Slavery in the Ottoman Empire


In the modern world slavery is still exists. It is enough to periodically view the sites of news agencies, where you can find information about that particular region of freed slaves or slave.

In the Ottoman Empire the institution of slavery was completely legal, but the position of slaves varied greatly. However, in the Middle Ages (and in some places and in more enlightened times, for example, in Russia or the United States), slavery was a perfectly normal and acceptable to society phenomenon that nobody was shocked.

According to the laws of Islam, it is prohibited to reduce a free Muslim to slavery. This, however, does not apply to captured during the wars of non-Muslims. This position was the starting point for establishing business in the sale of slaves - men and women who were brought mainly from Africa and the Caucasus.

The position of slaves was different. So, for example, a slave in the harem of Pasha could be the mother of his children. Slave in the sultan's harem was an influential figure in the state. An example is the daughter of the rural priest from Podolia Alexandra Lisovskaya, slave Sultan's harem, and then - famous Hürrem-Sultan, the wife of Suleiman Kanuni, the mother of Sultan Selim II.

Here it is worth mentioning the notorious system "devshirme" which so clearly denounced Panslavists, the speakers for the liberation of the Balkan Slavs from the Ottoman authorities.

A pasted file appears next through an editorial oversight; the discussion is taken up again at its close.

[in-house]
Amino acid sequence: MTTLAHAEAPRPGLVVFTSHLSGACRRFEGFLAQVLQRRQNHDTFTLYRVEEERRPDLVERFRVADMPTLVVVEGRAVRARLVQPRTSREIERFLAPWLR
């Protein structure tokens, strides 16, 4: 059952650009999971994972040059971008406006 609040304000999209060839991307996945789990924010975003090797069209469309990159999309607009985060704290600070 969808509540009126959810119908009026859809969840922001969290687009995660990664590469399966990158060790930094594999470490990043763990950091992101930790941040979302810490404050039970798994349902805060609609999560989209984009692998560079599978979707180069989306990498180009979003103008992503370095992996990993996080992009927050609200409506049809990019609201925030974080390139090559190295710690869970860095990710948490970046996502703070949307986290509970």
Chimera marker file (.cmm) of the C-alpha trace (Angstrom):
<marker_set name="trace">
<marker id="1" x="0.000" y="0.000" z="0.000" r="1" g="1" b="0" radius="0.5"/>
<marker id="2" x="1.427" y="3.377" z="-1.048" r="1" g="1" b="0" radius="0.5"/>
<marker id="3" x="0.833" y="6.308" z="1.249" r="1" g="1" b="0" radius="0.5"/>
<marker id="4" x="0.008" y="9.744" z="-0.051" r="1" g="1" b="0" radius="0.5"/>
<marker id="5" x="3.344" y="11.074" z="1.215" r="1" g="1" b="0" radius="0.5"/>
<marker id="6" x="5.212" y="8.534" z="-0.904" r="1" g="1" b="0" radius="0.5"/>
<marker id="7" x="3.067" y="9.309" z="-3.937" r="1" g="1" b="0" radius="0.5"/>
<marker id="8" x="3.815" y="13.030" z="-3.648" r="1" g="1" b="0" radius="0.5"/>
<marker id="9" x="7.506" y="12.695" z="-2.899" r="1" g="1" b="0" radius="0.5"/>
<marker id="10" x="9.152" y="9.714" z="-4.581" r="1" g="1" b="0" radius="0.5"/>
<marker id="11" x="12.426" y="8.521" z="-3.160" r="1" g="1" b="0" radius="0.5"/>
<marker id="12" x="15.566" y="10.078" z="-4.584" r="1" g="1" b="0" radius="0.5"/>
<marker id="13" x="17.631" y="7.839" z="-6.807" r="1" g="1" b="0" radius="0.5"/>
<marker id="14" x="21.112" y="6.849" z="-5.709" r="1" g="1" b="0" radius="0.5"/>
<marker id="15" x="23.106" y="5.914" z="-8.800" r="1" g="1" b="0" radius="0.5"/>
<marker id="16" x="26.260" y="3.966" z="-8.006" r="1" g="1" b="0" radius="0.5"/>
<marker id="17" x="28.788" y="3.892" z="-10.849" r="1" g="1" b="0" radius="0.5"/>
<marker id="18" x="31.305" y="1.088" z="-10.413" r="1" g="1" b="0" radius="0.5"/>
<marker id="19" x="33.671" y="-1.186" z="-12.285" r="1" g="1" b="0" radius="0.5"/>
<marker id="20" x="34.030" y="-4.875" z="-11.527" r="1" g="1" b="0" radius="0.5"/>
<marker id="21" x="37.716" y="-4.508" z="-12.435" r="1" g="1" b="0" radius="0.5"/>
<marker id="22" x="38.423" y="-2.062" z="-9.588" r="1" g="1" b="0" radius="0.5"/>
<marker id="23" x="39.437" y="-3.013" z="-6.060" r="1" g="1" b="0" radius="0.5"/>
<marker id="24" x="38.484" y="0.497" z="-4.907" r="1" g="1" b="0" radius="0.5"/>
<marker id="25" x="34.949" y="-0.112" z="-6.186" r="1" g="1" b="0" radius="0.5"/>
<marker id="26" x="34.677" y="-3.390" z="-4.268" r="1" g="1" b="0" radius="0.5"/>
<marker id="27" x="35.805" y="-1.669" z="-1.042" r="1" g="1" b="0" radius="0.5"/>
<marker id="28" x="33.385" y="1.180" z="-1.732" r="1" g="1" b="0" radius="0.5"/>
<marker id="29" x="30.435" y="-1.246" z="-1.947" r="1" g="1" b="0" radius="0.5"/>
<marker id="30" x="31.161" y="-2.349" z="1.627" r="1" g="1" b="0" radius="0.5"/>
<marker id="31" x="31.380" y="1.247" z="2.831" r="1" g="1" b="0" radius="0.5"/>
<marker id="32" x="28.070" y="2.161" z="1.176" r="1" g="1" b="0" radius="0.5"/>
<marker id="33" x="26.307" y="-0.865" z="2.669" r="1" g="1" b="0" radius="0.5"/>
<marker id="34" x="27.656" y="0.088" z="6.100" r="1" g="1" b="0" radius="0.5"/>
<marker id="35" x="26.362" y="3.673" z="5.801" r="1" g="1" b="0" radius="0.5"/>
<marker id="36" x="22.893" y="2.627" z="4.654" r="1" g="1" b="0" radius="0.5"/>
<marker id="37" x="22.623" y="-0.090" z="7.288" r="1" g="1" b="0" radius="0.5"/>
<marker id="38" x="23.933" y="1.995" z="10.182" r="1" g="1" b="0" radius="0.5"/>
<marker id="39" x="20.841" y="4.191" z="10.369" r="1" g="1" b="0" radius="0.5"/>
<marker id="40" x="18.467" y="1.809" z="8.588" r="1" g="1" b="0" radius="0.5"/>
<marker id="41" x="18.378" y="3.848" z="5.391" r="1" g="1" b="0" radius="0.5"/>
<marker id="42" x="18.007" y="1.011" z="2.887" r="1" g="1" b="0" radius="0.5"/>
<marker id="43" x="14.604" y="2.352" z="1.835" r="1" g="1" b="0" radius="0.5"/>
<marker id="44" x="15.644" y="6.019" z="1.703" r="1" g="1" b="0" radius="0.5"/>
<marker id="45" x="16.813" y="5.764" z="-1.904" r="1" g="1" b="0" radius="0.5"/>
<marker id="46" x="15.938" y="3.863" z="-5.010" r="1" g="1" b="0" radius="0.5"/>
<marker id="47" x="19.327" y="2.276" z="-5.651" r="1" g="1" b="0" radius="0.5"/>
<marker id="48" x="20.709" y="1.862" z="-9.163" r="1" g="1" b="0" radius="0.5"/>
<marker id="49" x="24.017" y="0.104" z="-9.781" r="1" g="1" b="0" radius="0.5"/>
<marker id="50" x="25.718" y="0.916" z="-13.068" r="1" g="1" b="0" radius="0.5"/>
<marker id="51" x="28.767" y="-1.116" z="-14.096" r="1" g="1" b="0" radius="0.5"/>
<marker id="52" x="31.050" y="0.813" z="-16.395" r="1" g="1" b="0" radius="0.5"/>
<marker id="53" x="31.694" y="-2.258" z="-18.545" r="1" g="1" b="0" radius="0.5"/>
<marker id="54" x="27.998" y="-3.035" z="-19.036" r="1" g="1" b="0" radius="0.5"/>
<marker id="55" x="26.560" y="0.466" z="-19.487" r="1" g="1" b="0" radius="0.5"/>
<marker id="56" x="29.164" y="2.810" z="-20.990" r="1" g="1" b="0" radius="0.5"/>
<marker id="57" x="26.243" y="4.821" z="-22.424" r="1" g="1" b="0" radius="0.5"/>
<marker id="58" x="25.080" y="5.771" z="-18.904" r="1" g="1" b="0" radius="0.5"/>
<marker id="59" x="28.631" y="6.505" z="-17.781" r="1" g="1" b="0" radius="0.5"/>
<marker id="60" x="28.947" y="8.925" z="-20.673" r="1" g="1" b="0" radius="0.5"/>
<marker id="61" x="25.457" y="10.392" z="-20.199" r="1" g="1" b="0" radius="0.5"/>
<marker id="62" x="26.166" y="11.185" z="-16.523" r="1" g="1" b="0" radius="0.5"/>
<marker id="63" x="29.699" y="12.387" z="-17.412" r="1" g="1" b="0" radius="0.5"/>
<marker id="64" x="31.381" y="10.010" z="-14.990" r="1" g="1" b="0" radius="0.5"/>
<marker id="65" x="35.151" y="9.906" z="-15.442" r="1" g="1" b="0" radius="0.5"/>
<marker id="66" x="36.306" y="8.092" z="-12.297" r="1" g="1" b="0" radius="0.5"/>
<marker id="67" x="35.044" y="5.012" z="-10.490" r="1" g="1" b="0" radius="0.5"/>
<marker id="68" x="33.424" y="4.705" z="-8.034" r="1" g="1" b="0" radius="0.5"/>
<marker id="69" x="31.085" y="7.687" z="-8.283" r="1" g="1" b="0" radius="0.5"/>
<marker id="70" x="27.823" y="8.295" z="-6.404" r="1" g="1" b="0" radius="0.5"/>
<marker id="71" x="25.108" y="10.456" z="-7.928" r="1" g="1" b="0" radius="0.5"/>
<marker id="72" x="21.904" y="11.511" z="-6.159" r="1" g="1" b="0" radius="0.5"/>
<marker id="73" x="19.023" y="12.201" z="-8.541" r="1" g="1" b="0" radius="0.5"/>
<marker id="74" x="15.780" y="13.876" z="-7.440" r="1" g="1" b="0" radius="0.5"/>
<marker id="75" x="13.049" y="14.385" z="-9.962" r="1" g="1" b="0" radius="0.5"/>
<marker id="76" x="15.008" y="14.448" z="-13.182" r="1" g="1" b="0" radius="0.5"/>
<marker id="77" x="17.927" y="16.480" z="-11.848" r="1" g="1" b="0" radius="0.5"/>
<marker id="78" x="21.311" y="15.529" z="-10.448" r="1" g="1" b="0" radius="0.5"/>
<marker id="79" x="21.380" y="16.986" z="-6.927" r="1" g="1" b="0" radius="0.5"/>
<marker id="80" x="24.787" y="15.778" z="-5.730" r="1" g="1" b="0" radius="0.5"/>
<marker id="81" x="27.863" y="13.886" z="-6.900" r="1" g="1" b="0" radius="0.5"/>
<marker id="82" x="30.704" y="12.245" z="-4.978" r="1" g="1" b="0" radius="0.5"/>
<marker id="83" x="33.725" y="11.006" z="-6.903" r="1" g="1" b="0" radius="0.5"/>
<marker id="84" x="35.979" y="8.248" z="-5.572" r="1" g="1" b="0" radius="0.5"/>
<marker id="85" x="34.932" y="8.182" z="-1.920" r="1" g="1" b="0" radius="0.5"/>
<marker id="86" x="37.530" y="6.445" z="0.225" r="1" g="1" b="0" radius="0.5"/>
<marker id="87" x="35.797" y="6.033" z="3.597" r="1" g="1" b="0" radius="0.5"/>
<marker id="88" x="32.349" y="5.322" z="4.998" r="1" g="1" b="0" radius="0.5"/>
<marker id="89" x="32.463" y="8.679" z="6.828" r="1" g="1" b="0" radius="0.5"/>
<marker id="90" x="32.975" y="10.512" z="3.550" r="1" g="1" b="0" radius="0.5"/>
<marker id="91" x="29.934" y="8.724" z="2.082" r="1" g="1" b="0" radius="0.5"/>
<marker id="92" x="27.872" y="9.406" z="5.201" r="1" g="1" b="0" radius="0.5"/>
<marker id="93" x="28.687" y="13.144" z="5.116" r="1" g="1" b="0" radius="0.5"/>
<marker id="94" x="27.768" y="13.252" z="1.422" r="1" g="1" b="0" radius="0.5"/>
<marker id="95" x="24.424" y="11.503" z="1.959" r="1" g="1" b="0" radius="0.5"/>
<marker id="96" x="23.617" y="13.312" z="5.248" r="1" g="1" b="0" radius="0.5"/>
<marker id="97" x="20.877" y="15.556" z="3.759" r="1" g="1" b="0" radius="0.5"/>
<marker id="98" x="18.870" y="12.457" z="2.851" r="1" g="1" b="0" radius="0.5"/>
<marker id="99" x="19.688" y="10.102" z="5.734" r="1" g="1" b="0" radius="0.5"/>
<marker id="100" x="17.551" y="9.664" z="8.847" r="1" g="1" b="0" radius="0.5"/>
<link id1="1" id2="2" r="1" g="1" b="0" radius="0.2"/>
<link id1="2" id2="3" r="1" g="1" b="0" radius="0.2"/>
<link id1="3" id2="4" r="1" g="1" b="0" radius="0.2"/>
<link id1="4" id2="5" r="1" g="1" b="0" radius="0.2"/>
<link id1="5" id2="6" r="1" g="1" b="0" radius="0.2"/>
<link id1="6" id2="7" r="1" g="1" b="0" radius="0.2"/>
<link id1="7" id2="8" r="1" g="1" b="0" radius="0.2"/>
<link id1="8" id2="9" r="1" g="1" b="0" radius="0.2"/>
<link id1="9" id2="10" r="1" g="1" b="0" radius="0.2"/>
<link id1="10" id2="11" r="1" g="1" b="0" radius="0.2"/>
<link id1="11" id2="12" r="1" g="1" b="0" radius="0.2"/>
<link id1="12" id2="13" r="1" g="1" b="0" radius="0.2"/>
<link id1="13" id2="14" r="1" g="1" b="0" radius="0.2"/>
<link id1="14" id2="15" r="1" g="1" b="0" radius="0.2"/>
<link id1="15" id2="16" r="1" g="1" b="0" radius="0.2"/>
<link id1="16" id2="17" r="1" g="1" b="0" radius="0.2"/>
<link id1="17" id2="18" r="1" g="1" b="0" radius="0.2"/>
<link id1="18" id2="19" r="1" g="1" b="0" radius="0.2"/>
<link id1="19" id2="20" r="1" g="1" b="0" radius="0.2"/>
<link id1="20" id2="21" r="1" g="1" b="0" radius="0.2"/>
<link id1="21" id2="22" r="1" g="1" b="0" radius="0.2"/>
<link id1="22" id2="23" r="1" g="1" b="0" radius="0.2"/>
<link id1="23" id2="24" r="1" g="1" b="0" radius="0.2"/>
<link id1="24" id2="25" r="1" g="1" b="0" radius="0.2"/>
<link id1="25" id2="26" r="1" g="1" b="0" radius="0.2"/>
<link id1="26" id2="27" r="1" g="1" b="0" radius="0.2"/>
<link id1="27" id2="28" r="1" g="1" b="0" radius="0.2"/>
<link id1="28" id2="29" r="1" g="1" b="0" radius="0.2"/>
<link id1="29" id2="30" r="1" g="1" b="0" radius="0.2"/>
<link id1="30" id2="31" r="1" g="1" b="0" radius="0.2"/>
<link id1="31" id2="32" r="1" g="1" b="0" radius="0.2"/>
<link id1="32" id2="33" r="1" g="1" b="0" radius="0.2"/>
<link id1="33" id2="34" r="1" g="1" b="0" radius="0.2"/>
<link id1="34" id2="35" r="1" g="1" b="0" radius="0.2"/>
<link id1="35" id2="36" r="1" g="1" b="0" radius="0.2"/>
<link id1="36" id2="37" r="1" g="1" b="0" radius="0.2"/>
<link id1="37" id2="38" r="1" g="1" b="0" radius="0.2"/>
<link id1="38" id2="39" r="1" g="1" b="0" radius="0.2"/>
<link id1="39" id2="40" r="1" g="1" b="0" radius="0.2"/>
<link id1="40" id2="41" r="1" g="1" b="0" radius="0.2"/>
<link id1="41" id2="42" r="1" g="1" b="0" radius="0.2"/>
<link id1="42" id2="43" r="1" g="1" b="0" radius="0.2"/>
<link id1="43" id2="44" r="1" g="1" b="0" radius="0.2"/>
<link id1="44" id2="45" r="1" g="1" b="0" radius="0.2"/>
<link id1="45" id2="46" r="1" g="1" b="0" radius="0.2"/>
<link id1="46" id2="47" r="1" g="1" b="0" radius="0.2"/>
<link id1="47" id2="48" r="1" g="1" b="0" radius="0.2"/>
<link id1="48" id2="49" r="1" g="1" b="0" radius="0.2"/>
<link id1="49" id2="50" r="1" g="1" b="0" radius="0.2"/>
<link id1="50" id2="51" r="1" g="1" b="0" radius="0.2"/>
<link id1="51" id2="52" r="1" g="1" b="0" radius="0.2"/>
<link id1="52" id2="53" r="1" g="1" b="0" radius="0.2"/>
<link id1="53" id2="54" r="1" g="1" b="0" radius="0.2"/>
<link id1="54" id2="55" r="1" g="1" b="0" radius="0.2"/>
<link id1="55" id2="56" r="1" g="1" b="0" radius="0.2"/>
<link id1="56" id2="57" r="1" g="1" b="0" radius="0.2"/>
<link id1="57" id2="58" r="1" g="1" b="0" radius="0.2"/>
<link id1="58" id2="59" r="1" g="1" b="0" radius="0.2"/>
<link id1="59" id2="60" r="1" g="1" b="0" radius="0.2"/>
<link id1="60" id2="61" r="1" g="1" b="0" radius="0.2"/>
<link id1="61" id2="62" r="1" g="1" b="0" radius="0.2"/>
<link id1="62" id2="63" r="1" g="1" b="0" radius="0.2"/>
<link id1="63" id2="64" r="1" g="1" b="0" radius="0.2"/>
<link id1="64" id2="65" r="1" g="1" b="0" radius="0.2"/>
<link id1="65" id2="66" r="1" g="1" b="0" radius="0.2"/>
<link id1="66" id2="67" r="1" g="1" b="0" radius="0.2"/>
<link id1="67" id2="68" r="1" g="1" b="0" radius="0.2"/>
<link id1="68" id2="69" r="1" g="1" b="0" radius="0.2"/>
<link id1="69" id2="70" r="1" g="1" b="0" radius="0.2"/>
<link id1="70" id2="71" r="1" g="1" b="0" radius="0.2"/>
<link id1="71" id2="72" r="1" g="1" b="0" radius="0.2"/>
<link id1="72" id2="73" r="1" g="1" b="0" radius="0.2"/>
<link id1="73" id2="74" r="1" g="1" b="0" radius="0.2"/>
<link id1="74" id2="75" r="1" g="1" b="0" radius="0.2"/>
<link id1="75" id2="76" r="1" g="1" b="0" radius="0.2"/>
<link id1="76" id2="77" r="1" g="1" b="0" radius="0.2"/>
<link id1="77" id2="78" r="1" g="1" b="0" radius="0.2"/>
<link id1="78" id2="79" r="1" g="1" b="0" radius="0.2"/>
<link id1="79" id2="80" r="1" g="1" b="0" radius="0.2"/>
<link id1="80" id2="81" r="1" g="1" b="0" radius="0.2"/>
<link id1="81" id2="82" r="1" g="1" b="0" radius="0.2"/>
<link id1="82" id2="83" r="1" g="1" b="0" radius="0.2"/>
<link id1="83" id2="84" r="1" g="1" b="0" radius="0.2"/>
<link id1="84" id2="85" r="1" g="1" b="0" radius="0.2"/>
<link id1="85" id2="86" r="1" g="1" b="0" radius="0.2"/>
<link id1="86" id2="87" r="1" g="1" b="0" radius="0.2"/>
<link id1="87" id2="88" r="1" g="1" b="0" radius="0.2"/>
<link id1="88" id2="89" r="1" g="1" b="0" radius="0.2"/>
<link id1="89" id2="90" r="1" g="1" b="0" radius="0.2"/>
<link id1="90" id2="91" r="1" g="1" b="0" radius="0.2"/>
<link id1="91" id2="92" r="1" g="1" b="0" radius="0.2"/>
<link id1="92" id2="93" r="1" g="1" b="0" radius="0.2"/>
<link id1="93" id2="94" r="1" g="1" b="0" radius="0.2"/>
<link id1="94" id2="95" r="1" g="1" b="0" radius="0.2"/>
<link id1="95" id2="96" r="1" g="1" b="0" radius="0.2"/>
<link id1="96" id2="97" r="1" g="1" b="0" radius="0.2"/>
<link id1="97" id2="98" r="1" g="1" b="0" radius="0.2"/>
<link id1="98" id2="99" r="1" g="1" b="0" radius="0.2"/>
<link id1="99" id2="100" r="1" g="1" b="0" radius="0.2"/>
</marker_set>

In the Ottoman society never existed castes, as in India, or classes, as in medieval Europe. Were not in the Ottoman Empire and the serfs. People from the lower social strata could achieve the highest positions in the state.

So, for example, from 24 Grand vizier, replacing each other on this post from 1453 to 1566 years, only four belonged to the noble Muslim birth. The rest were from Christian Raya (taxable general population) who, by accepting Islam, and passed the appropriate training, reached the top of the social ladder.

Slaves were sold on the Chicken market (Tavukpazarı), located between the mosques Nurosmanly and Atik Ali Pasha near the main Istanbul market Kapalycharshy.

According to some estimates, in different historical periods up to 20% of the population of Istanbul were slaves. Even families with average incomes bought their slaves to work on the farm.

Slave market was officially closed in 1846, but the slave trade continued in other places.

Officially, slavery in the Ottoman Empire was banned during the reign of Sultan Abdulaziz (1861-1876) almost simultaneously with the abolition of serfdom in Russia and slavery in the United States.

Ildar Mukhamedjanov

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